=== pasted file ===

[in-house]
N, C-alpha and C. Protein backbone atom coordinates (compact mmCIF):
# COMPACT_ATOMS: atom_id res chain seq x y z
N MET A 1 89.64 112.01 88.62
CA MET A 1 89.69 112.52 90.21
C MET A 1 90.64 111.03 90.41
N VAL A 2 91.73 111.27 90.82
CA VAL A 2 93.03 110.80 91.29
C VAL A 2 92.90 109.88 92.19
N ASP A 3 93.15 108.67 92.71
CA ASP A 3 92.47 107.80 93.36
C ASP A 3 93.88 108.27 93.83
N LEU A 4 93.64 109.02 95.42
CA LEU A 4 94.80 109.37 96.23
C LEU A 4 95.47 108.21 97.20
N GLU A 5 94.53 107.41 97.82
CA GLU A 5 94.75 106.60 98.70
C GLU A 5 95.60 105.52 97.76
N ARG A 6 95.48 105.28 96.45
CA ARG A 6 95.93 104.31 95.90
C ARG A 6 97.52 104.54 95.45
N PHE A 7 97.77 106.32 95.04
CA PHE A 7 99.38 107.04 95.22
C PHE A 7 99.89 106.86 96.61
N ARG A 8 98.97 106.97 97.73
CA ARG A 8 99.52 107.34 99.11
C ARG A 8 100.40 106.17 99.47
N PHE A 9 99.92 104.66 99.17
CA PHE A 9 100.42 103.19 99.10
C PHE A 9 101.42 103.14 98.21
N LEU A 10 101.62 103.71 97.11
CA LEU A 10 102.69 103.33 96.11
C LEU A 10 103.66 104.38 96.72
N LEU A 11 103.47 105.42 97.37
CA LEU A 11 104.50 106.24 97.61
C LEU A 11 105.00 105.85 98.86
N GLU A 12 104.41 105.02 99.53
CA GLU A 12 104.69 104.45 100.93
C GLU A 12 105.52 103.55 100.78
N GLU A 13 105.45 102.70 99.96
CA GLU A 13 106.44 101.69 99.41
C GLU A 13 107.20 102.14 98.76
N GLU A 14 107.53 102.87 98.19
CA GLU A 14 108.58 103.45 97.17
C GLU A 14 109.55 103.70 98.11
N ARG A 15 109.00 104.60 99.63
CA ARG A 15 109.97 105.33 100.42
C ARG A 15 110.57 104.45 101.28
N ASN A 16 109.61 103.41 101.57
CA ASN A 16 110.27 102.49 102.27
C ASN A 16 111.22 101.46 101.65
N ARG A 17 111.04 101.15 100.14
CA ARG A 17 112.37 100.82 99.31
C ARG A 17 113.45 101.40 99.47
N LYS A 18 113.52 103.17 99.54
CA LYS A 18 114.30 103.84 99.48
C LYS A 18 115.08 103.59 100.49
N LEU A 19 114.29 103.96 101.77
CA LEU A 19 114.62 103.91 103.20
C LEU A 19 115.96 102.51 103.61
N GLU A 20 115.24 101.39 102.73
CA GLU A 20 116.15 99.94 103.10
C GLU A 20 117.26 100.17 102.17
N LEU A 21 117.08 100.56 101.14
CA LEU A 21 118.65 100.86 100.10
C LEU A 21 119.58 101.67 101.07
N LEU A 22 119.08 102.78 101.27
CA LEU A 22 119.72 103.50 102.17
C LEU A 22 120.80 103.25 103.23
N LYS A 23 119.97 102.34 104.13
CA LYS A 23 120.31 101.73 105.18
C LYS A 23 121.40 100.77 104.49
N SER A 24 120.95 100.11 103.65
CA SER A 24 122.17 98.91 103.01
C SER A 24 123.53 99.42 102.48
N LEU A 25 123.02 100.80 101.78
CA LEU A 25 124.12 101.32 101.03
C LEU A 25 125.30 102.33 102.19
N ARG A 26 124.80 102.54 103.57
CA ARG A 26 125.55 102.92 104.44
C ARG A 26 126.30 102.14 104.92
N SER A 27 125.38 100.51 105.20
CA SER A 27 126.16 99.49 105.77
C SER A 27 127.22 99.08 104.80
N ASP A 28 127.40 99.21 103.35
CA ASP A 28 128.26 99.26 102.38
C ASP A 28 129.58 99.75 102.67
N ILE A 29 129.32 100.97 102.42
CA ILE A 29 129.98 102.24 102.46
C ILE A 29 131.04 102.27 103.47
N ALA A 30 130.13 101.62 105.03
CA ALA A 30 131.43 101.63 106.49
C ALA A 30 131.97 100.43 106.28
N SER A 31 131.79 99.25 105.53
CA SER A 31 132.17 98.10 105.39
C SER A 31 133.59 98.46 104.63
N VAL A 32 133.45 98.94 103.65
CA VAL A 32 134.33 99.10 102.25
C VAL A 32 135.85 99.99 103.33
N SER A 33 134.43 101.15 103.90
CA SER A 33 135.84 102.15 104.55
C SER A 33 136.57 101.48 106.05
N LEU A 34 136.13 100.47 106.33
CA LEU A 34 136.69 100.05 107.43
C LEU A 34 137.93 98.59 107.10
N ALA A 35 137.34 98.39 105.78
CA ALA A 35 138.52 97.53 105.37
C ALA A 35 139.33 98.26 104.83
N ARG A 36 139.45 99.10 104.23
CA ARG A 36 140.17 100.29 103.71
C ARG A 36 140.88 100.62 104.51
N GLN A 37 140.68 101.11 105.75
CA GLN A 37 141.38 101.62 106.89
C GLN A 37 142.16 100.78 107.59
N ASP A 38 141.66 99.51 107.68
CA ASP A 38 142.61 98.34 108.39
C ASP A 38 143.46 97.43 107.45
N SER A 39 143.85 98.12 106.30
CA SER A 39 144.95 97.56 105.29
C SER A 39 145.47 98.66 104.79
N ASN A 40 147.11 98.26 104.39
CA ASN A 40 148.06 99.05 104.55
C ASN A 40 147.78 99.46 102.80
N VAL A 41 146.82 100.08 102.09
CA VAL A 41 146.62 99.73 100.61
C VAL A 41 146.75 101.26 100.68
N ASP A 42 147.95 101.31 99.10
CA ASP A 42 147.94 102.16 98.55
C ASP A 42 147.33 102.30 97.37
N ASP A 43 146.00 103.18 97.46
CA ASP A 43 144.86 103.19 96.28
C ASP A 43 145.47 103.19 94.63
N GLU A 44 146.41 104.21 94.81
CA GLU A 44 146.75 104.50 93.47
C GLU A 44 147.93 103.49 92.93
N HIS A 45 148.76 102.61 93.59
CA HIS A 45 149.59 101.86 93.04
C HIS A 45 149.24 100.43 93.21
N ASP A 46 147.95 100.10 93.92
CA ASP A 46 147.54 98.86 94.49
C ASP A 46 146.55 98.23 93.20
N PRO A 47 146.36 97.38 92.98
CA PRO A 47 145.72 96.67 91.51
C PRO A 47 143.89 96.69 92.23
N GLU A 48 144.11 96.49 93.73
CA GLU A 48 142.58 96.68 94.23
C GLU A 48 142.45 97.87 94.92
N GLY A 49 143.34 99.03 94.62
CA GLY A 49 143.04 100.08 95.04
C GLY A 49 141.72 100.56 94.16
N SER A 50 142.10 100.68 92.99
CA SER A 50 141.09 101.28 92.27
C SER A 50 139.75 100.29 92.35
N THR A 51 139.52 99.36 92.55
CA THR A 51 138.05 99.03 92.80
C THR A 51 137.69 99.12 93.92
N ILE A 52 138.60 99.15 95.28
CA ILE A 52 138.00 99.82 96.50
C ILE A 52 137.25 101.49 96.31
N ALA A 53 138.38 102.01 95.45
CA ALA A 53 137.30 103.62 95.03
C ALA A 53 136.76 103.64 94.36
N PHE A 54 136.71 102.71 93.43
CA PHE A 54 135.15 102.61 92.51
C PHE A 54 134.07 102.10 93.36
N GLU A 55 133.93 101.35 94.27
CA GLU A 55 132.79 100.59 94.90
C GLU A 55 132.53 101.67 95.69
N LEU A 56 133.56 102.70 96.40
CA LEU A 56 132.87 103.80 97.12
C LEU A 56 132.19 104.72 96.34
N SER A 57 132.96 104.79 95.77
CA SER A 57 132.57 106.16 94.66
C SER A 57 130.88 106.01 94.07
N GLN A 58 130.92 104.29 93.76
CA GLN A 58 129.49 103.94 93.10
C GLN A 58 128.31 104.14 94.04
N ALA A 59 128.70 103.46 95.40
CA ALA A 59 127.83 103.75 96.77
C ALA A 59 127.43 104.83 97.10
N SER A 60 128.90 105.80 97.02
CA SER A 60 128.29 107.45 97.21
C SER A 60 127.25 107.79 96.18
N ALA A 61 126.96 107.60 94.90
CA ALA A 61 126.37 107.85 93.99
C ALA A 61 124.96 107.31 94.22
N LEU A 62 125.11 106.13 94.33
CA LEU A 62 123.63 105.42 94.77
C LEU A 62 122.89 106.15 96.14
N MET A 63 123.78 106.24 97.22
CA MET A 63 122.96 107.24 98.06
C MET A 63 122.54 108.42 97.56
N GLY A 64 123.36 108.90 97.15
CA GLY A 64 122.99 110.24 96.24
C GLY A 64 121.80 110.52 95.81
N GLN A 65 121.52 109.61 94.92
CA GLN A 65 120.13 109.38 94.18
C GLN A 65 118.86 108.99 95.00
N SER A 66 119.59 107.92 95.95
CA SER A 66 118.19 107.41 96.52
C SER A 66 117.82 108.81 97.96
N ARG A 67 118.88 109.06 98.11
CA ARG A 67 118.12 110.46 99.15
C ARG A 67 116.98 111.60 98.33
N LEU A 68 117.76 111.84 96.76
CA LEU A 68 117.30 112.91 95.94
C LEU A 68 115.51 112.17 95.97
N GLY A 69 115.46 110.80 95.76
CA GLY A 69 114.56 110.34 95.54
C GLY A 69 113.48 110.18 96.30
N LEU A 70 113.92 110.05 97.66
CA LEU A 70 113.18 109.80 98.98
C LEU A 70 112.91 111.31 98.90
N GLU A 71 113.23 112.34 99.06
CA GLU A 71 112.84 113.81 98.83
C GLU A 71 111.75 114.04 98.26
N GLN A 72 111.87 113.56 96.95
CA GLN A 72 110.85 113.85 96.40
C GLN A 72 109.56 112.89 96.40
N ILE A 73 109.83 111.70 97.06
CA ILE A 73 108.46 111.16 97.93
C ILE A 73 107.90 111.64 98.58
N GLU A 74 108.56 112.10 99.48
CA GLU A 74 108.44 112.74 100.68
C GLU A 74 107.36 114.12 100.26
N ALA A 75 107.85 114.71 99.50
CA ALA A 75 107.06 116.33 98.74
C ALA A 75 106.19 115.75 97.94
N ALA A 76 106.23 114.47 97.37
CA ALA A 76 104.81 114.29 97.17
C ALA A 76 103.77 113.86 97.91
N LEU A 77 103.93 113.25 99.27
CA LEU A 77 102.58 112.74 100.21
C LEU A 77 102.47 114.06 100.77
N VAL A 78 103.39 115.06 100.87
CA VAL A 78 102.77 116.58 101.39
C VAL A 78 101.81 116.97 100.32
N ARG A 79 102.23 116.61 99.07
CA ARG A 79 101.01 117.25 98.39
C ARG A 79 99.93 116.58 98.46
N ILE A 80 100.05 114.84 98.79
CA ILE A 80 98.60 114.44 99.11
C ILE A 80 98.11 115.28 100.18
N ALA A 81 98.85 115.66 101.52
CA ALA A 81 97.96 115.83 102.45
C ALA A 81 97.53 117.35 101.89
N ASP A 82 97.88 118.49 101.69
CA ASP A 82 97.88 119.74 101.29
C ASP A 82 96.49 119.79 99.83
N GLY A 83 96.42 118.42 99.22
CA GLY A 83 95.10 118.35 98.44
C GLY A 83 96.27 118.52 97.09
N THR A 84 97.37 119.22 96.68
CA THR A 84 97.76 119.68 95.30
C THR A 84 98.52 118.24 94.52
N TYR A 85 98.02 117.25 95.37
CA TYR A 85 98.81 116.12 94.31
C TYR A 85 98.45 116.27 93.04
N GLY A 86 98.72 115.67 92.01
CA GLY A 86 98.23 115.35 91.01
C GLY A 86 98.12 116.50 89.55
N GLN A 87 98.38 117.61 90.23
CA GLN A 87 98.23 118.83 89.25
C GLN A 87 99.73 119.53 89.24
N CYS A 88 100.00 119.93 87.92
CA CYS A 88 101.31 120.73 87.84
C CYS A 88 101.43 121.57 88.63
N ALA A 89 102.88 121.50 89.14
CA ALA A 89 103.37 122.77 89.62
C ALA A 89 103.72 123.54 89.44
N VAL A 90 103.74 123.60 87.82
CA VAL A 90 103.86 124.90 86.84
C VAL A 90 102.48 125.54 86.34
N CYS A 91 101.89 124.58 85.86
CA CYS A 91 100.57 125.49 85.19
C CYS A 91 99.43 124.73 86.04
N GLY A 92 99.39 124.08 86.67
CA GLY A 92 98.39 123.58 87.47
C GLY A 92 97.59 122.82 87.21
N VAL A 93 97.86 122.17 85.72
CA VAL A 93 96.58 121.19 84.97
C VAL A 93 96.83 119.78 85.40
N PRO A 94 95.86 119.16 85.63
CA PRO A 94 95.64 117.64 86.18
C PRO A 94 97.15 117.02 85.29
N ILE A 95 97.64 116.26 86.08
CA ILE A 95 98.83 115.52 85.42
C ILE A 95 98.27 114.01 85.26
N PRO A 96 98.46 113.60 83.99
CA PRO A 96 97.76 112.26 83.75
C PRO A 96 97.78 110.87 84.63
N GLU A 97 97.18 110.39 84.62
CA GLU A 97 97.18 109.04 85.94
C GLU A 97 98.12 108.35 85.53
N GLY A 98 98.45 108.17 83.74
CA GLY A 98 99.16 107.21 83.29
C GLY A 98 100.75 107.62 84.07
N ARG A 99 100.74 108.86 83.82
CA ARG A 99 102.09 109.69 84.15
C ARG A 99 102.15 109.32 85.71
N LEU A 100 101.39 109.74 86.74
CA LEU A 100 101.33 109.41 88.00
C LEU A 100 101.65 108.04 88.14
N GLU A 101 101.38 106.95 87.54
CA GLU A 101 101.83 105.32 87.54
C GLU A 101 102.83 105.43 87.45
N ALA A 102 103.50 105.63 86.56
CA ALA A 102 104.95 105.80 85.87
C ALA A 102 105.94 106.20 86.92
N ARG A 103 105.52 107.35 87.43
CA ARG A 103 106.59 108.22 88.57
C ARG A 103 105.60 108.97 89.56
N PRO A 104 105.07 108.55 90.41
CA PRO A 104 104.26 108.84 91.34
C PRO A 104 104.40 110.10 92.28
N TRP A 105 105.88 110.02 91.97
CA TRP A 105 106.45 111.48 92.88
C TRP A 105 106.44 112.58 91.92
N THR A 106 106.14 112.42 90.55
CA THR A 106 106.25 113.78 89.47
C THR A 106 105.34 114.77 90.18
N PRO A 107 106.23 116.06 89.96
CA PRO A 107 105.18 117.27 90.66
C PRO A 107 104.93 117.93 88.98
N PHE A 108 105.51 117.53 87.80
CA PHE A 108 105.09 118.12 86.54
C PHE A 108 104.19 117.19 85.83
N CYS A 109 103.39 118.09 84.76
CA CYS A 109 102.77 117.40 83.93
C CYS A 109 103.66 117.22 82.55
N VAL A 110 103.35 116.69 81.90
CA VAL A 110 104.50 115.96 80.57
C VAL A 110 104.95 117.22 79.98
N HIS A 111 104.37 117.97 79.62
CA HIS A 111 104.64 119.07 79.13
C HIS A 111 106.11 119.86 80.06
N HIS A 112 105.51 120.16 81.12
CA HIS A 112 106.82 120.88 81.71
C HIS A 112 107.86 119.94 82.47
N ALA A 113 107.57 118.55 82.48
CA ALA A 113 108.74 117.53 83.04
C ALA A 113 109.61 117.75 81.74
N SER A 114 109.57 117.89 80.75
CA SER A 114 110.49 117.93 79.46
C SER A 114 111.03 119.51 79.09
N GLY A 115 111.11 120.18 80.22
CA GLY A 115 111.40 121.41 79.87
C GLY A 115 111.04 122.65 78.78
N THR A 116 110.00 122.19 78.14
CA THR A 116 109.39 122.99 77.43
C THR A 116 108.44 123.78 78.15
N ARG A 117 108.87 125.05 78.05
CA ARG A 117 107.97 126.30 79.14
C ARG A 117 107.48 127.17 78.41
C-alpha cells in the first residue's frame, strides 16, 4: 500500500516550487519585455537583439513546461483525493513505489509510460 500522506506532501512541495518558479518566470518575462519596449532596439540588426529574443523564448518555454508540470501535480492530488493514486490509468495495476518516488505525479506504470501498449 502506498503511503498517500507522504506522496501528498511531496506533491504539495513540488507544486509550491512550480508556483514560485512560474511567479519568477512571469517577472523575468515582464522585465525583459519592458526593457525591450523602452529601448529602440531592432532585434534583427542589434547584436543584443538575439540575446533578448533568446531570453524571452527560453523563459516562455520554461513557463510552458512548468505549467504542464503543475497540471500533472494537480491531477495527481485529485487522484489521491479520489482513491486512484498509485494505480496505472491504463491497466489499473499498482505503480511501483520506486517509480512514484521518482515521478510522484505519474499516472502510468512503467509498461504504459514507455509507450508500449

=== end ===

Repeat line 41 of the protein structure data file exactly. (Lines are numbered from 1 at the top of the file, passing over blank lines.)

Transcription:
CA GLU A 13 106.44 101.69 99.41